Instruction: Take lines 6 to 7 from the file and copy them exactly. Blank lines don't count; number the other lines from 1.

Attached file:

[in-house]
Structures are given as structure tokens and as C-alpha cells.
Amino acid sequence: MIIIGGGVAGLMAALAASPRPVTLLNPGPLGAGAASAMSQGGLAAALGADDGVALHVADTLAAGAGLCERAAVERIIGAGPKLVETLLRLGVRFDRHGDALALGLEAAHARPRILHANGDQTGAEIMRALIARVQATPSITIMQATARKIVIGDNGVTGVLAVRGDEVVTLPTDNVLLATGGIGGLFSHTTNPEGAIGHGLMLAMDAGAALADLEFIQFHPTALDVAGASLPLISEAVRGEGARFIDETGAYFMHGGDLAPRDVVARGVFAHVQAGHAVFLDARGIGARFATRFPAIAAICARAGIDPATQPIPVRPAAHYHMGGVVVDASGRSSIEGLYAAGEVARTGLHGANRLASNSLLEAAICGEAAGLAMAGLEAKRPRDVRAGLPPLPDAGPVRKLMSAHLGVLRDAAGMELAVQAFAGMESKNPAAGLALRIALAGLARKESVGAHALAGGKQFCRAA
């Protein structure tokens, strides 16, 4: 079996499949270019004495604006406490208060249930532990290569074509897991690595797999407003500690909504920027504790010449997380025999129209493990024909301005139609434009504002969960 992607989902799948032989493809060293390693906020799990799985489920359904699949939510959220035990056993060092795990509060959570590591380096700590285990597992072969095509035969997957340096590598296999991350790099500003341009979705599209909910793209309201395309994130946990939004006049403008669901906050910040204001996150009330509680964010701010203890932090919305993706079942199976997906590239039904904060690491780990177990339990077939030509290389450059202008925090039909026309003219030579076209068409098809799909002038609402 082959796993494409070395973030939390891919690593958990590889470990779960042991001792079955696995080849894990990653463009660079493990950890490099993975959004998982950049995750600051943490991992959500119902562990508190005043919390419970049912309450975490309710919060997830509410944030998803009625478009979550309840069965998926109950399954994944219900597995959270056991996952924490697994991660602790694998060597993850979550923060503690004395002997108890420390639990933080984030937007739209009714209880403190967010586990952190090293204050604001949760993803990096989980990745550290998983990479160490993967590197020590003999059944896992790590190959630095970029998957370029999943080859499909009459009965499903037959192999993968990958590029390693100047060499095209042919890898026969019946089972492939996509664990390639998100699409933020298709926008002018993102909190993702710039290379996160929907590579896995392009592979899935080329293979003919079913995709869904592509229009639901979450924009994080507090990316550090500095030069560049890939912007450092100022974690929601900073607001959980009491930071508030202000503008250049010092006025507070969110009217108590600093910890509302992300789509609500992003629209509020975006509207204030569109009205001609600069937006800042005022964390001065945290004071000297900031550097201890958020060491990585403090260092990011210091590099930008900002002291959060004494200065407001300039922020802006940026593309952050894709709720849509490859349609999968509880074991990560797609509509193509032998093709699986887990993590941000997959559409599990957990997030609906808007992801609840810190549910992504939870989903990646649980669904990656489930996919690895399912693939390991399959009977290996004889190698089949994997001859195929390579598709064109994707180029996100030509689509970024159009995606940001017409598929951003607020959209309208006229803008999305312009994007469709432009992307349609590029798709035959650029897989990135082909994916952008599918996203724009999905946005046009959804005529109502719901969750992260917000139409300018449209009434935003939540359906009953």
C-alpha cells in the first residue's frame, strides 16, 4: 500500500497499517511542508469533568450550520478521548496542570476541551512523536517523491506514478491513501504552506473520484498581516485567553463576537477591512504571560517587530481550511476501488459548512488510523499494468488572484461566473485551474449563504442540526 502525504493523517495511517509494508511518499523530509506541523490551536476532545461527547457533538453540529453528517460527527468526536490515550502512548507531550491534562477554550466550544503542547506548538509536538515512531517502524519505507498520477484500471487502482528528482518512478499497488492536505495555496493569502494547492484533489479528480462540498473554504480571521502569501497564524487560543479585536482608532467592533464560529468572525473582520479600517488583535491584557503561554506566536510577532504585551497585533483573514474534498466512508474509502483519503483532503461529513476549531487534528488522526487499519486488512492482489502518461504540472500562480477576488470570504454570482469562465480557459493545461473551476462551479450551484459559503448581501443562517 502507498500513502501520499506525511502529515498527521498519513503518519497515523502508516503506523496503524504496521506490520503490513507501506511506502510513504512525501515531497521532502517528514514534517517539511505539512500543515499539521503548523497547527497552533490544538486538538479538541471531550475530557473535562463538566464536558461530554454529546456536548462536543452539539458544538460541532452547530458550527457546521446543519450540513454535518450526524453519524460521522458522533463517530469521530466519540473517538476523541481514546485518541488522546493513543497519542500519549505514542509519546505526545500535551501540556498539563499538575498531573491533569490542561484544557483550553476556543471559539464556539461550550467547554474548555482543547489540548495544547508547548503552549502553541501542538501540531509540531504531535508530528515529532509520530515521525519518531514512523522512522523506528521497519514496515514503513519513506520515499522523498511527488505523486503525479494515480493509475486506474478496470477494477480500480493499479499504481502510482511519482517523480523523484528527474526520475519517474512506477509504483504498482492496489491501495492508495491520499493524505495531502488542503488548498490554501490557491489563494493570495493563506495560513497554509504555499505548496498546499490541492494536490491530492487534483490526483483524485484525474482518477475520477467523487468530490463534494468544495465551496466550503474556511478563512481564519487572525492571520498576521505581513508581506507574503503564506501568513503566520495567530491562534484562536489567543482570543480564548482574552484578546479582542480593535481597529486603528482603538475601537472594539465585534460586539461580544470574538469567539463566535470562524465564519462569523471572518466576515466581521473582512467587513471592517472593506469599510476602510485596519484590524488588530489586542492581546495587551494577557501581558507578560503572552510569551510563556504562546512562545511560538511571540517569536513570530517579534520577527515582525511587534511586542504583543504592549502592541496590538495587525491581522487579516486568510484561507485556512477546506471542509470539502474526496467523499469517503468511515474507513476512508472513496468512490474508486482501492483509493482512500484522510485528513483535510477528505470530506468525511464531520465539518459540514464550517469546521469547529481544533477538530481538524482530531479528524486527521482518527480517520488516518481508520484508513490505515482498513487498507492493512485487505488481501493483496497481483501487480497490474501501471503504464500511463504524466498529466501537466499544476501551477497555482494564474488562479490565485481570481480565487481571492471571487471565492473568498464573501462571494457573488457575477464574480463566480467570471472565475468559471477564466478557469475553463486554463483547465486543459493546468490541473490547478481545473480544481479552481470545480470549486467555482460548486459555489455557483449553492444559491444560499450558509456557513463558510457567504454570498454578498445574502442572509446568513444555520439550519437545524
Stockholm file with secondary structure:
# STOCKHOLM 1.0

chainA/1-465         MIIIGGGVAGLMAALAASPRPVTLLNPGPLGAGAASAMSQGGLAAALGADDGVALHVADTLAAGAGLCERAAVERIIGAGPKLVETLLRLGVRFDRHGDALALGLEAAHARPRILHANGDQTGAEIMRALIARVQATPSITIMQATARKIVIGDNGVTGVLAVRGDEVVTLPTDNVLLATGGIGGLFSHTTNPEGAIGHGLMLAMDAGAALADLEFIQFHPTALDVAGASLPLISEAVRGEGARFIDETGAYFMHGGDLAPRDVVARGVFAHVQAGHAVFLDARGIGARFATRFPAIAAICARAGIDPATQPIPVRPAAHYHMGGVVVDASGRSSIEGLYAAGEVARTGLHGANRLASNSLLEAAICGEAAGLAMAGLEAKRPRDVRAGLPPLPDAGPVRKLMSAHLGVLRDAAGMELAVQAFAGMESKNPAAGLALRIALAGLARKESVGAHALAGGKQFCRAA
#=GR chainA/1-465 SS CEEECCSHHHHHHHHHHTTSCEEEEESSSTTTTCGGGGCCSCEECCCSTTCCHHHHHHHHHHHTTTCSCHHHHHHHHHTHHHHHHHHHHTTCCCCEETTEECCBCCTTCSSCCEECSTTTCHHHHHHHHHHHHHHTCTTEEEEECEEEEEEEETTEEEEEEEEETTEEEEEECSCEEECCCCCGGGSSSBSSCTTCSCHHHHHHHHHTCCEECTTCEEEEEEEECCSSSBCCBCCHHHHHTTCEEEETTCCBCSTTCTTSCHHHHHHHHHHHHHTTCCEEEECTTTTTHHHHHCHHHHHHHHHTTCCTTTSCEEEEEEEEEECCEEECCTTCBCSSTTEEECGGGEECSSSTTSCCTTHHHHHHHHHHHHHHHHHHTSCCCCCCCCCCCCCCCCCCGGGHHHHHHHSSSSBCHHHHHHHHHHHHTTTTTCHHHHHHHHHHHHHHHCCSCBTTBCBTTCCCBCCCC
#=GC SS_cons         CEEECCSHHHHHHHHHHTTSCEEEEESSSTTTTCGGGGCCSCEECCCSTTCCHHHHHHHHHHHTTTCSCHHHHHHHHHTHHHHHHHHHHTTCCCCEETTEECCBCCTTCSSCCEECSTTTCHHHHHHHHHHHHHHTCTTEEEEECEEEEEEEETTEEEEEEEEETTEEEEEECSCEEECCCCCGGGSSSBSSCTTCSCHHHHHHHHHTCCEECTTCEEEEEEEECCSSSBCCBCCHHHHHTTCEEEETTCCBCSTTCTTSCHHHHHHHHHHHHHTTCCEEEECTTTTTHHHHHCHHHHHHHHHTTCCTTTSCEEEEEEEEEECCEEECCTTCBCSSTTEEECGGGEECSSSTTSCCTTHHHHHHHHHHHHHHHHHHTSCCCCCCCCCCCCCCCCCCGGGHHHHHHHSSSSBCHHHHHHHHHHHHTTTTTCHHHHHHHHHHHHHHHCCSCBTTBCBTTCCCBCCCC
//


Stockholm file with secondary structure:
# STOCKHOLM 1.0